Stoke-on-Trent, Staffordshire, ST8 7SD
Biddulph Grange is a great example of the Victorian desire for learning. From 1842 trees, shrubs and plants from all around the world were brought to the site and set amongst an assortment of eccentric rockeries and buildings. Biddulph was the first garden in the world to use natural planting screens for separating out different rooms or gardens and it is appropriate that yew is the major tree in the more formal hedging nearest the main house.
The garden at Biddulph Grange was mainly created by James and Maria Bateman and their friend the marine painter Edward Cooke. James Bateman was fascinated by orchids and established an important collection at his first home Knypersley Hall, also at Biddulph in Staffordshire. In 1838 he married Maria who came from a gardening family and was particularly interested in lilies, fuchsias and camellias. In 1840 the Bateman’s moved to Biddulph taking their collections with them. Edward Cooke paid the first of his many visits to the garden in 1849. He was the Son-in-law to a nurseryman and was passionate about designing gardens and so the great creation of Biddulph Grange gardens began.
The Dahlia walk is instantly recognisable as a world class view. The yew hedges with their flying buttresses separate the beds into sections and each contains a different variety of dahlia.The plants are relatively new having been planted as part of the National Trust’s authentic restoration in 1990. The fact that dahlia’s have a lot of green foliage makes then blend in to the view and their colourful heads which are all “natural” colours add a sense of excitement and uniformity, but that uniformity that you used to get from the brilliant designed uniforms of Napoleons cavalry.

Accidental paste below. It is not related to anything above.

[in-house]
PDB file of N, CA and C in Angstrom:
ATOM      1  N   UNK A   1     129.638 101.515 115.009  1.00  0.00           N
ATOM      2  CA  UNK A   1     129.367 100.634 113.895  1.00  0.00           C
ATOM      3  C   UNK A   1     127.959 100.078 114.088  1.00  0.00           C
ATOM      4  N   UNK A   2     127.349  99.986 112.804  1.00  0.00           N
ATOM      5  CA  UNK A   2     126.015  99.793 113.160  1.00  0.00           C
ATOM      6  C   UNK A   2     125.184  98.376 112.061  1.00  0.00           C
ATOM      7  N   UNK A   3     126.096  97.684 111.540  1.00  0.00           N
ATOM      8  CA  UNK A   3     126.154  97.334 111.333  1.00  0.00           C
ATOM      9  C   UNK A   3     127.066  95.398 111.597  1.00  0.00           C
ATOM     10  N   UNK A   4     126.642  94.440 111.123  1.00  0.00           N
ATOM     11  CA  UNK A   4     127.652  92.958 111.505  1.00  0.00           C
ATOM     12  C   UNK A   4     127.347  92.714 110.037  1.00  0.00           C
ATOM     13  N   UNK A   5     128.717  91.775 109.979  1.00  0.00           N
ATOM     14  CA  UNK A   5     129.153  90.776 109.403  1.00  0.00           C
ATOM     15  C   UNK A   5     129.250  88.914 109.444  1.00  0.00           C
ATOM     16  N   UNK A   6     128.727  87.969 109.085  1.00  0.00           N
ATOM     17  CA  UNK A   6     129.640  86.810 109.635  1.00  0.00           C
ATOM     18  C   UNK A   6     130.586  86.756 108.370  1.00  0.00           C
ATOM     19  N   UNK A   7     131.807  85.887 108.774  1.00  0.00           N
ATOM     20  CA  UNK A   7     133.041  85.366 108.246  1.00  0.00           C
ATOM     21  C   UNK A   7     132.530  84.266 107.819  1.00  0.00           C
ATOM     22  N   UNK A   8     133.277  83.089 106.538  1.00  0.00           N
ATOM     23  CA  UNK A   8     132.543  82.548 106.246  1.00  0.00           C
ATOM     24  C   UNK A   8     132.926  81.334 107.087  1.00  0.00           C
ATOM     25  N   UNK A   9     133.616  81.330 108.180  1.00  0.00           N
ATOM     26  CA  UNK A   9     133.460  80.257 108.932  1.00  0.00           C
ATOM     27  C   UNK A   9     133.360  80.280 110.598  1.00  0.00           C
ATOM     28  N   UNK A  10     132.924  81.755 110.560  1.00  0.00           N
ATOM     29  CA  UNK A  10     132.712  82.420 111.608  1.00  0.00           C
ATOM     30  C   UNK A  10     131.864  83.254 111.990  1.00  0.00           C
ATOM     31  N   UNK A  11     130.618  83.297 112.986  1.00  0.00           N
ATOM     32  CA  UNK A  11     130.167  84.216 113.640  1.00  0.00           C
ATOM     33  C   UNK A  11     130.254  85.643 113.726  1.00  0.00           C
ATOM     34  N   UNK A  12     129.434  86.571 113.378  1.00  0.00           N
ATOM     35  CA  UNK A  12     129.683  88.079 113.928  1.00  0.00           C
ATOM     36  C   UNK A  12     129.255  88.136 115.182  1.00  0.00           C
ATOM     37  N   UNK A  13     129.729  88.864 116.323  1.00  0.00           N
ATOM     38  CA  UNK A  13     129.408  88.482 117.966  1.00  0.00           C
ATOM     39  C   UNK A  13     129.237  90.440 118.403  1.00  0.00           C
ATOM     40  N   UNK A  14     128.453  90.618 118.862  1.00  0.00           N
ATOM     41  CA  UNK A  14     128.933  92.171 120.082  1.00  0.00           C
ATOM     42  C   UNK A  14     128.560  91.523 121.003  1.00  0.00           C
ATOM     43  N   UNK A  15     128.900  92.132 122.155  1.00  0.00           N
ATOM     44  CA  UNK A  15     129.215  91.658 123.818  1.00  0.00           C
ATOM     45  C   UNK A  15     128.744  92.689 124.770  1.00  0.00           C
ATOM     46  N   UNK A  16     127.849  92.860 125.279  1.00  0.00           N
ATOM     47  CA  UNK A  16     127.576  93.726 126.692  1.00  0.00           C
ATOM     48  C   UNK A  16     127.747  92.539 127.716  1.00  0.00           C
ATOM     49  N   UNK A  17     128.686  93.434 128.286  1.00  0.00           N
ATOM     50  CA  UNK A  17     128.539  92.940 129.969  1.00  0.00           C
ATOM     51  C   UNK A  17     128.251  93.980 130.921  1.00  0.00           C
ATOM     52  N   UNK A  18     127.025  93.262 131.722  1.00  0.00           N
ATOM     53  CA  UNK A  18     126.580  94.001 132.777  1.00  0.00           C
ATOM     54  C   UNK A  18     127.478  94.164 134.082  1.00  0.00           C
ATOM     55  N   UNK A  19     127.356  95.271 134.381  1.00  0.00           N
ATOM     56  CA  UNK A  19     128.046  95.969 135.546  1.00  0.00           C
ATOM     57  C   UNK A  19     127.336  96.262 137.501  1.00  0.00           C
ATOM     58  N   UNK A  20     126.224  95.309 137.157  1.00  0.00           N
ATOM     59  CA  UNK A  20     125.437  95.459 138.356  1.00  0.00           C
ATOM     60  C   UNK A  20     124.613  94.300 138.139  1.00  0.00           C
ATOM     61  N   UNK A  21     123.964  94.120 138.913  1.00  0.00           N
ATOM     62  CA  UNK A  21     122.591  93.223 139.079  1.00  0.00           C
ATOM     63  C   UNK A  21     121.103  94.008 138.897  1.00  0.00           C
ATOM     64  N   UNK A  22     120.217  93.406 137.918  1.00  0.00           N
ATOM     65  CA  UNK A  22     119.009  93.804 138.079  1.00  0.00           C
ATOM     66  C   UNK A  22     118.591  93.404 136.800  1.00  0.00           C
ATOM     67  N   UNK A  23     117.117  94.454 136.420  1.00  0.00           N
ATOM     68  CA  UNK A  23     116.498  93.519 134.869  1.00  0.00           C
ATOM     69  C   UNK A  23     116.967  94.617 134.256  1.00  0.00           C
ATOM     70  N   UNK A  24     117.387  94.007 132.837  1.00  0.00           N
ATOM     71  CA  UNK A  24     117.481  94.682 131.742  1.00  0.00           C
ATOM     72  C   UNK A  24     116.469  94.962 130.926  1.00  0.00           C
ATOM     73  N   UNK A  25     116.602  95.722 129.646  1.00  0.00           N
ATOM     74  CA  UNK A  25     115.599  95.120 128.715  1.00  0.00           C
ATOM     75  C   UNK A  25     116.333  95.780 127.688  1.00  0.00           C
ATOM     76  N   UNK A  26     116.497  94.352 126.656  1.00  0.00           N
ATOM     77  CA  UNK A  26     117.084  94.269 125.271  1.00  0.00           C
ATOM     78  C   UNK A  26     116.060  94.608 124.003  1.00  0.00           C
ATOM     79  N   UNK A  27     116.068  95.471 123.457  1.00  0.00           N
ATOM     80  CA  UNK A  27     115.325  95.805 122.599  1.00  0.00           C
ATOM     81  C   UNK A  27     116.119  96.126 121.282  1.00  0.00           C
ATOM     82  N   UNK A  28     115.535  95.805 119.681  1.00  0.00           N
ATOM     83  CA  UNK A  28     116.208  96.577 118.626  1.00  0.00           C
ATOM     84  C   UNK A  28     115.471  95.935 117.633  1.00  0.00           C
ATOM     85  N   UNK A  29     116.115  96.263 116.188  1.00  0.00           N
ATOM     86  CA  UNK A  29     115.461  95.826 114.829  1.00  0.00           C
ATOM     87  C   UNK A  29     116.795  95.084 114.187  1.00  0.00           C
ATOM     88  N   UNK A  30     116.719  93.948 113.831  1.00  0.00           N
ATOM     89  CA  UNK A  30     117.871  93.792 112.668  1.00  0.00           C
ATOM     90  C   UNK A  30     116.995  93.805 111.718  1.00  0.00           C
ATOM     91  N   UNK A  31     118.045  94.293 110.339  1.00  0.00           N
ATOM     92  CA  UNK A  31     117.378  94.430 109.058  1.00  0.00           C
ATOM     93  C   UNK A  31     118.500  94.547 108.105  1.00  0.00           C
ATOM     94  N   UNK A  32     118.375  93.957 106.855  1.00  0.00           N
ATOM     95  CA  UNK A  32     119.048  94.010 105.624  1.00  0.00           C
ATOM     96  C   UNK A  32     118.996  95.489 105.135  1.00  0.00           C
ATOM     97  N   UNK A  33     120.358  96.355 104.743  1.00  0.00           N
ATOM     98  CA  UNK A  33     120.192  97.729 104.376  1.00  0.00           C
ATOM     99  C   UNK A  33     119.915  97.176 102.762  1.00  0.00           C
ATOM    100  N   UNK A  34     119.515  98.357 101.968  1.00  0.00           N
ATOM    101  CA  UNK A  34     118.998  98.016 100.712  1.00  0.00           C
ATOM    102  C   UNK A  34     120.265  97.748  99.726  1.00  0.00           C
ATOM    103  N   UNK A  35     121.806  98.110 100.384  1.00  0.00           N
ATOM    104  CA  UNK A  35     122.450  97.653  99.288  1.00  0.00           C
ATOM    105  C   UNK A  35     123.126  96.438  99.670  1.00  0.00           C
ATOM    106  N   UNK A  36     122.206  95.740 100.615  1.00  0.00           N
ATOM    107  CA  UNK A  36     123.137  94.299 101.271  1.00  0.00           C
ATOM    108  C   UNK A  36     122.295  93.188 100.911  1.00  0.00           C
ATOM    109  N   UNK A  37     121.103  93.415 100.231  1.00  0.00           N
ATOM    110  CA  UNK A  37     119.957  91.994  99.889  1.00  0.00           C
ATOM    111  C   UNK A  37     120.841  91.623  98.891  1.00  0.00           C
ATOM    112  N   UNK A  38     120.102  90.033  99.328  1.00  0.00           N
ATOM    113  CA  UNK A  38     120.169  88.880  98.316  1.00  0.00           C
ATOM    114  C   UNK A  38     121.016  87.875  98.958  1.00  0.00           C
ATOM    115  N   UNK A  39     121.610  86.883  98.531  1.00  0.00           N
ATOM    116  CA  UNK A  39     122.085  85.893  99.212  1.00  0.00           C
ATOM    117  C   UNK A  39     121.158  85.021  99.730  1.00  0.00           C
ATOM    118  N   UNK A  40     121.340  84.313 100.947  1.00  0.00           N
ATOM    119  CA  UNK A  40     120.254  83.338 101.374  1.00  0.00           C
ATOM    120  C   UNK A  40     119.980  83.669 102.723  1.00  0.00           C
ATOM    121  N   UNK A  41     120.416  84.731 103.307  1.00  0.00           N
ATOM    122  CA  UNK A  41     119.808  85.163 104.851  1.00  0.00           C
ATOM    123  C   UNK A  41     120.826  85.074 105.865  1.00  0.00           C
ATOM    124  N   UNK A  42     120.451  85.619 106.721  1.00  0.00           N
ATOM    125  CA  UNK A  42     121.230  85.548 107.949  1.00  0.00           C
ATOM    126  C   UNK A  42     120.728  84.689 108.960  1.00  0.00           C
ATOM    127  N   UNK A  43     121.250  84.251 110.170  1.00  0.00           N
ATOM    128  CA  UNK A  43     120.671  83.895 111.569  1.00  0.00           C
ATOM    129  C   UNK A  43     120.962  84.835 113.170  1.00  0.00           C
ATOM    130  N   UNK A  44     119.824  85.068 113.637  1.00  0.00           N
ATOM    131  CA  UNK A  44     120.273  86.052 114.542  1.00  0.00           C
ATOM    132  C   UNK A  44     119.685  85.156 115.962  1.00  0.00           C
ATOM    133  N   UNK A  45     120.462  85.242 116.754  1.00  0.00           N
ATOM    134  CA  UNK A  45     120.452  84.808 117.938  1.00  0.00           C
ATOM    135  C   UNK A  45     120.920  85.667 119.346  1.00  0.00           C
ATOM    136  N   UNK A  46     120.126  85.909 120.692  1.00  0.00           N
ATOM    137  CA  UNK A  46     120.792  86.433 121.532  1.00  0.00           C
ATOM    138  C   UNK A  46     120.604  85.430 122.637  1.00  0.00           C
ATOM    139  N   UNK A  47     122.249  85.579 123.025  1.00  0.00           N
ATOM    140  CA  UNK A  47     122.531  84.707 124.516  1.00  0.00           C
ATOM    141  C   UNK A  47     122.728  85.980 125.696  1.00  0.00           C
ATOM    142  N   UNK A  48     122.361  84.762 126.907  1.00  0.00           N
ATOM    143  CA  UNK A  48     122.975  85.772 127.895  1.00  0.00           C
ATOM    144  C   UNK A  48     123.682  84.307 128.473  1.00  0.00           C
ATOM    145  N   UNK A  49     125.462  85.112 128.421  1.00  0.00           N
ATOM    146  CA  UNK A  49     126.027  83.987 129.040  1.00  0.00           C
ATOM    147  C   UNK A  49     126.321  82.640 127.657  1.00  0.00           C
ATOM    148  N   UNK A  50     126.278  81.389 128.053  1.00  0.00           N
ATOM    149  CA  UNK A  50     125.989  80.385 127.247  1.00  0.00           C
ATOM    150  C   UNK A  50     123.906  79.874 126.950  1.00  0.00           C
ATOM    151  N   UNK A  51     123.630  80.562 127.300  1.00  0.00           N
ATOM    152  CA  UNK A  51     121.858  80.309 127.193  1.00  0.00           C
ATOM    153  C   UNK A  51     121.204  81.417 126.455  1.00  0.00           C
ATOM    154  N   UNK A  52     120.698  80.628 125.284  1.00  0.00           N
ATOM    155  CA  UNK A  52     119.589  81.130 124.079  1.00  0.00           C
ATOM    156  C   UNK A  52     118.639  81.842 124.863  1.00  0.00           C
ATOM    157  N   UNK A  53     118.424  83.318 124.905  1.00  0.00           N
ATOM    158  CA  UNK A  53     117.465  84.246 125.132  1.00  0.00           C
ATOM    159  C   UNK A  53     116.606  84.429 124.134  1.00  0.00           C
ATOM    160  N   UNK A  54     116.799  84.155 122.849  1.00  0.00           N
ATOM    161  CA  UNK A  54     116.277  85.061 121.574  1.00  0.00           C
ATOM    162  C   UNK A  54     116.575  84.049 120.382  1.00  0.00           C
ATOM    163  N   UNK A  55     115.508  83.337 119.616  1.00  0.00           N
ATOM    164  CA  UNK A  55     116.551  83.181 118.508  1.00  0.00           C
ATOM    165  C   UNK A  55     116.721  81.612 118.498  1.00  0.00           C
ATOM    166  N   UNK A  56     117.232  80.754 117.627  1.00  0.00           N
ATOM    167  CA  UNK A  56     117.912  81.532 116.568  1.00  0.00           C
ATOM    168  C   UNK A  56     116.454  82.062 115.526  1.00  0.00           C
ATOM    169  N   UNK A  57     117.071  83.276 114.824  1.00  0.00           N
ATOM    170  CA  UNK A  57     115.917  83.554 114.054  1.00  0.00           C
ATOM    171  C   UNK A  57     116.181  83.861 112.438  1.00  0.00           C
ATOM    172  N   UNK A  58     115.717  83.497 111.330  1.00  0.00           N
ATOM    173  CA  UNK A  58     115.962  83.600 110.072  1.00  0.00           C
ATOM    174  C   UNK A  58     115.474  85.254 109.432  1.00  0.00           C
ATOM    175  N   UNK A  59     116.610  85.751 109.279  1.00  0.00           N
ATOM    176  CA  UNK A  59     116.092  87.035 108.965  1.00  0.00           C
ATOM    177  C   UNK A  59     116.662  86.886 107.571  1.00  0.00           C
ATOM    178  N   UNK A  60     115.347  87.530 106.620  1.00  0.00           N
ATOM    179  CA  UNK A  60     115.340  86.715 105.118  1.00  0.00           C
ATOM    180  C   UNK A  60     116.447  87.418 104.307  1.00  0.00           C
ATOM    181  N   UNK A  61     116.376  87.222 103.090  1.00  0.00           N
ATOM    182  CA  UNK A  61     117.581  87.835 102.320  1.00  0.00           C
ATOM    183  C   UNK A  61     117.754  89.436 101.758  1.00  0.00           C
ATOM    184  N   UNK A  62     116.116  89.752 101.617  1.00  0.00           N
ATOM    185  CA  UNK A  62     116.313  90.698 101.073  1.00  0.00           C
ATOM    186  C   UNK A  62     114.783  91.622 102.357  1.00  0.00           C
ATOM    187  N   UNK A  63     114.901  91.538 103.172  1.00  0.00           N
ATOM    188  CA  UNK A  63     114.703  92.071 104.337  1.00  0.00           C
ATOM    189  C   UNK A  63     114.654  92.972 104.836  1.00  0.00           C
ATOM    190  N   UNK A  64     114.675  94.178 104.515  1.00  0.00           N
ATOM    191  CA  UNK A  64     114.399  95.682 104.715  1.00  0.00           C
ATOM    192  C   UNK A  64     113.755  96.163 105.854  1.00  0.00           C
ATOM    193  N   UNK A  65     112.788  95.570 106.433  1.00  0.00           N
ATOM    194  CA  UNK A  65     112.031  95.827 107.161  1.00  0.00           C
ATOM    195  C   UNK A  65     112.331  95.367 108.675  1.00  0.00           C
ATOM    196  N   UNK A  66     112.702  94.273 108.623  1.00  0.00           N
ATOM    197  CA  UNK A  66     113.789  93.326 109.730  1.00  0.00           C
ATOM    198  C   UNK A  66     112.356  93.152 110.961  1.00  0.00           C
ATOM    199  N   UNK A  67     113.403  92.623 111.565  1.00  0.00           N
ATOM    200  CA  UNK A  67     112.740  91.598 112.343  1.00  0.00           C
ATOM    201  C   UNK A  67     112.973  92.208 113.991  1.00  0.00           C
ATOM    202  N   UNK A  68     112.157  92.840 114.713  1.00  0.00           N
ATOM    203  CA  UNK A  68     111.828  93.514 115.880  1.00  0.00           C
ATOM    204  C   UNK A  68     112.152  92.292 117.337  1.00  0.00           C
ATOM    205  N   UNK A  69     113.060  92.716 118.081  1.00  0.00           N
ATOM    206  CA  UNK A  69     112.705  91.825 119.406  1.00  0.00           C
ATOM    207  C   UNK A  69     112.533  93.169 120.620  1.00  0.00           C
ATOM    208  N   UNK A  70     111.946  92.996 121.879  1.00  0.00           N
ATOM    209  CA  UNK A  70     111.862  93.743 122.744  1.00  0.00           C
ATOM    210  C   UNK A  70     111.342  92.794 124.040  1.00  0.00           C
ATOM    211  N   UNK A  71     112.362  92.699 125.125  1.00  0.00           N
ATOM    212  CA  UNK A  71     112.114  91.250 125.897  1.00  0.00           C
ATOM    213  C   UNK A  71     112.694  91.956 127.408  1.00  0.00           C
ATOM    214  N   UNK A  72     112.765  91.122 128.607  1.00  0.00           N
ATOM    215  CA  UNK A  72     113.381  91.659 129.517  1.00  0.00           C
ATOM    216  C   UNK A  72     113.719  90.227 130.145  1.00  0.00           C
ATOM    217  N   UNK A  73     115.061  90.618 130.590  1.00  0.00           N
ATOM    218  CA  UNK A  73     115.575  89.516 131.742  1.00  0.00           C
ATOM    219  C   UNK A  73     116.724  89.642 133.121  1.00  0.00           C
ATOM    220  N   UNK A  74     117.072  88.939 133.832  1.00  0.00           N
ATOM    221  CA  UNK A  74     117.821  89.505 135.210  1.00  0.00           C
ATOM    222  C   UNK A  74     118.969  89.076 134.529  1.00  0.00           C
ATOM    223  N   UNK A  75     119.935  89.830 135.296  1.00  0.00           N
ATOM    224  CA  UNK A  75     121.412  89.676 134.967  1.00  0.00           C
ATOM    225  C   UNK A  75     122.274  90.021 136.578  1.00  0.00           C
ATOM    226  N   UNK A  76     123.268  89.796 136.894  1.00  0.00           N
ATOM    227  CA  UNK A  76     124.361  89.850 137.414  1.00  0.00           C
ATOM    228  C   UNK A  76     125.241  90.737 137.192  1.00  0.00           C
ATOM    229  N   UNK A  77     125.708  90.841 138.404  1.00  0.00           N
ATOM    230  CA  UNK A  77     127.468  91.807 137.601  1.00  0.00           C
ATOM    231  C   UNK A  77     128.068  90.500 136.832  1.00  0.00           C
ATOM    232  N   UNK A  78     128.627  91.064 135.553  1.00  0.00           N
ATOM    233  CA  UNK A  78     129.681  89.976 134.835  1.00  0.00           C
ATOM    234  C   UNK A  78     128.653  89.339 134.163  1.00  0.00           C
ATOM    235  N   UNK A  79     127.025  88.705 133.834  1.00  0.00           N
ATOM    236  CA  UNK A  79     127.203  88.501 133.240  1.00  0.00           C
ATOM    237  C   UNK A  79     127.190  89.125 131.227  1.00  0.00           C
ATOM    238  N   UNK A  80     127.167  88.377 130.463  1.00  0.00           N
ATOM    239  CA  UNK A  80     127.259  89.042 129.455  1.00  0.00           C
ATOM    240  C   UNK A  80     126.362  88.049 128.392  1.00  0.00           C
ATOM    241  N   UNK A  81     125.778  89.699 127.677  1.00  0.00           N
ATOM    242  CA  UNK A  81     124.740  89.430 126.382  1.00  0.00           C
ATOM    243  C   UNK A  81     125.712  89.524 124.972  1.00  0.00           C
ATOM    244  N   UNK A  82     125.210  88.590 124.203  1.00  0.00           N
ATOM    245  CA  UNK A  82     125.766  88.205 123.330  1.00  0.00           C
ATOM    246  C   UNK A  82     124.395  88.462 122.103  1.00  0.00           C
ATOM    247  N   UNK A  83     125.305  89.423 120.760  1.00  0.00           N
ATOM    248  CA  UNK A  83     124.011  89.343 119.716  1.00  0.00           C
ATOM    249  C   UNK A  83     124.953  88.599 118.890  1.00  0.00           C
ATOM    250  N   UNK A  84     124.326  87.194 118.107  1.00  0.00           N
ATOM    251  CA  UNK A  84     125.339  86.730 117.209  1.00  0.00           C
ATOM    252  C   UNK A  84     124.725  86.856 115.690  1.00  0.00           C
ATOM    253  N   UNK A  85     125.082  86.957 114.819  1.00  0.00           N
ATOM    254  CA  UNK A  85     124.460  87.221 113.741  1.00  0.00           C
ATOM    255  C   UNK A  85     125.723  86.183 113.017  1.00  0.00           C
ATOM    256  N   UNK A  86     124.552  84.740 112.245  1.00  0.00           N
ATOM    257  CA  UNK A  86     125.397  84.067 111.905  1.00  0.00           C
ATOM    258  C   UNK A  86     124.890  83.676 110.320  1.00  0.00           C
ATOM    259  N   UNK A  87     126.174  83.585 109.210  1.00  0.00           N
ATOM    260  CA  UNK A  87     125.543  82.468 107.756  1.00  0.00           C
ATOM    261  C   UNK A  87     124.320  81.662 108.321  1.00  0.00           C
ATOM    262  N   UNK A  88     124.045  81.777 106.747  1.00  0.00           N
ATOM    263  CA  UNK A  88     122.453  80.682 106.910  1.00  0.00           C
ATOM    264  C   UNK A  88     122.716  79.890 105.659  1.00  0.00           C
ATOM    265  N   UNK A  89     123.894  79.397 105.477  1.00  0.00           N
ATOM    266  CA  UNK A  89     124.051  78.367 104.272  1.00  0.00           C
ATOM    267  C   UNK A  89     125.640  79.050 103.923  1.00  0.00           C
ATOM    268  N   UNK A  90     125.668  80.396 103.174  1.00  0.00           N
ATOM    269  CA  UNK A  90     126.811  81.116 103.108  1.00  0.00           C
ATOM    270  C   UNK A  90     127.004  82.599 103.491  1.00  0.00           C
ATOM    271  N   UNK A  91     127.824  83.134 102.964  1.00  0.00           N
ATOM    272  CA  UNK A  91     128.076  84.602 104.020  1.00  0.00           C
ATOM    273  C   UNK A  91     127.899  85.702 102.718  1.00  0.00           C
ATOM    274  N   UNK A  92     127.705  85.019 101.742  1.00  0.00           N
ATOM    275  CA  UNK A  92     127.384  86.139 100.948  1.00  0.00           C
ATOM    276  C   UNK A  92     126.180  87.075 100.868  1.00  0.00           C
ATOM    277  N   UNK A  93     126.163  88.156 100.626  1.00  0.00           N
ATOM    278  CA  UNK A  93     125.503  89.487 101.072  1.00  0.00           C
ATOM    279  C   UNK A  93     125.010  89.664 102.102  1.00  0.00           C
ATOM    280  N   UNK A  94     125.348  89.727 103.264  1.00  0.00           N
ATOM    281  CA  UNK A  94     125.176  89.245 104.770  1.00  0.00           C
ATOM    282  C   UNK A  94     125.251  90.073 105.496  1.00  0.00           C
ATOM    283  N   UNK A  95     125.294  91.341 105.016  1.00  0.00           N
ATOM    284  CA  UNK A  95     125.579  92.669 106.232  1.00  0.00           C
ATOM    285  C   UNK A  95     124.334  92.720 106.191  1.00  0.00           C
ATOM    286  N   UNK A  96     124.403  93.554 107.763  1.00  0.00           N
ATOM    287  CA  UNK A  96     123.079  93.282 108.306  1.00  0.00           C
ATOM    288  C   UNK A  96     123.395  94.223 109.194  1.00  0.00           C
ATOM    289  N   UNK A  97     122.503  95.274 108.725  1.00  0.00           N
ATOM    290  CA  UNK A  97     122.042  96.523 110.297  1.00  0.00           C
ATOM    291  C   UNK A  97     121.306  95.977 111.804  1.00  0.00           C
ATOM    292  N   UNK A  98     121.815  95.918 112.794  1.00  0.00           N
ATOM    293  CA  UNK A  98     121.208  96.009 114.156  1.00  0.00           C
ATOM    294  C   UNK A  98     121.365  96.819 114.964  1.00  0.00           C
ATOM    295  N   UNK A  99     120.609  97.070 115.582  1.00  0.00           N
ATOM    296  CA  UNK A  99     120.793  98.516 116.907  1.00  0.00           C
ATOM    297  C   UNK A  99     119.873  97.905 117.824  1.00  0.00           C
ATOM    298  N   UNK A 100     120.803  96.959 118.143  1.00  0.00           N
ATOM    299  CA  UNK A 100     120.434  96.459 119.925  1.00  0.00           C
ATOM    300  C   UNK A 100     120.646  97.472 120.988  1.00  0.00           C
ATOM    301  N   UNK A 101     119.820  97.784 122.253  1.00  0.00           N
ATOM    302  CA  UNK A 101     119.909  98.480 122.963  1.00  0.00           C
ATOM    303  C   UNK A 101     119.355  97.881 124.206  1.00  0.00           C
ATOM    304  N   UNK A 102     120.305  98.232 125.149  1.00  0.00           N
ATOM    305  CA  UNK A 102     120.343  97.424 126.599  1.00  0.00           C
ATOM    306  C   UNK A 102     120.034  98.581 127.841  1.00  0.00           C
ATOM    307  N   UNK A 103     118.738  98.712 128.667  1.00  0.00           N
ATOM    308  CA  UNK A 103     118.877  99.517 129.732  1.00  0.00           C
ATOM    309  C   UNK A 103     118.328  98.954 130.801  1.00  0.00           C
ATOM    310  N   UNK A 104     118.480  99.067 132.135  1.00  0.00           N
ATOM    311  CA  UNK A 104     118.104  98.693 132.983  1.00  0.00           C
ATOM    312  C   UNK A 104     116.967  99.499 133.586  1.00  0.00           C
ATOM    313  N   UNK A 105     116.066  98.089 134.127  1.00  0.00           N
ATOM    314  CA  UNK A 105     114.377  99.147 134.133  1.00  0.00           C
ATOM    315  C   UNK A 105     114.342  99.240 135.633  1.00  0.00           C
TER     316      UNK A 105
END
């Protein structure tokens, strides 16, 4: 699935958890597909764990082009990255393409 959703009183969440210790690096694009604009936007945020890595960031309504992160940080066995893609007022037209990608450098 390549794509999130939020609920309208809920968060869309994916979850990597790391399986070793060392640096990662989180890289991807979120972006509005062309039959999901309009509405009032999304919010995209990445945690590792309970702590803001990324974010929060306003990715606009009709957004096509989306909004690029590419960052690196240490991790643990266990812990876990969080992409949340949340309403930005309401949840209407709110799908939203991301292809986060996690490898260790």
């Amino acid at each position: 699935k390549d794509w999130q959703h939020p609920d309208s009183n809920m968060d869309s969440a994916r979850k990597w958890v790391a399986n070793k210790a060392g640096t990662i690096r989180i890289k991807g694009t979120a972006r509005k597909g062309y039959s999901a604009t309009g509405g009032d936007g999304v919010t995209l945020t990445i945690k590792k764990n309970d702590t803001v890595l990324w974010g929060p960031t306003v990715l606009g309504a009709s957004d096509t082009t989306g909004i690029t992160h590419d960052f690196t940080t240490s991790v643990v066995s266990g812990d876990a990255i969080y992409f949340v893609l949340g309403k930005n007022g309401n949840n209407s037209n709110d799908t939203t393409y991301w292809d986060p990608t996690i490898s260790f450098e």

Biddulph has a great number of high yew hedges on the upper terraces nearest to the house. They separate different rooms similar to those at Hidcote but there the similarity ends. In one you will find a lovely box parterre which transports you directly to Italy. A lot of the Victorian gardeners would scour the world for new and exotic plants and at Biddulph this sense of traveling round the worlds is heightened by different sections emulating Egypt and China and other places in Europe.
Biddulph has such a sense of journey that they have to give you a map. You take long paths which disappear under tunnels, through trees, up onto ridges with bridges, through tight spaces and suddenly you find yourself in a pagoda complete with bells and a wonderful view of a highly painted bridge. Of course you want to run on instantly and stand on the bridge and look back at where you have just come from but the effort is well worthwhile.
Perhaps the most romantic part of the garden is one called Egypt where yew hedges form the walls of an Egyptian temple. This is a must see on any topiary tour. You can disappear inside a small network of tunnels and then re-appear in another garden altogether. There is much inspiration here for the more modest garden owner to replicate one of the areas that takes their fancy.
A nice touch at Biddulph amongst all the yew and box are the cotoneaster hats or teacakes or whatever you will. This reminds the topiarist that there are many hardy species which can be shaped and cotoneaster has the added attraction of having red berries in season. Of course female yew trees also have small red berries late on but that’s another story.
One small note on a garden that is so vast and attracts so many visitors. The tea room is rather small so do not plan to eat out in style otherwise you may well be disappointed as it gets full in no time at all. If you are heading back south on the M6 then the sat nav can take you through endless suburbs of Stoke on Trent so you may want to plan your journey. Mind you I would definitely recommend making the journey as Biddulph Grange is like no other garden and particularly attractive to children.
All photographs by Anthony Blagg
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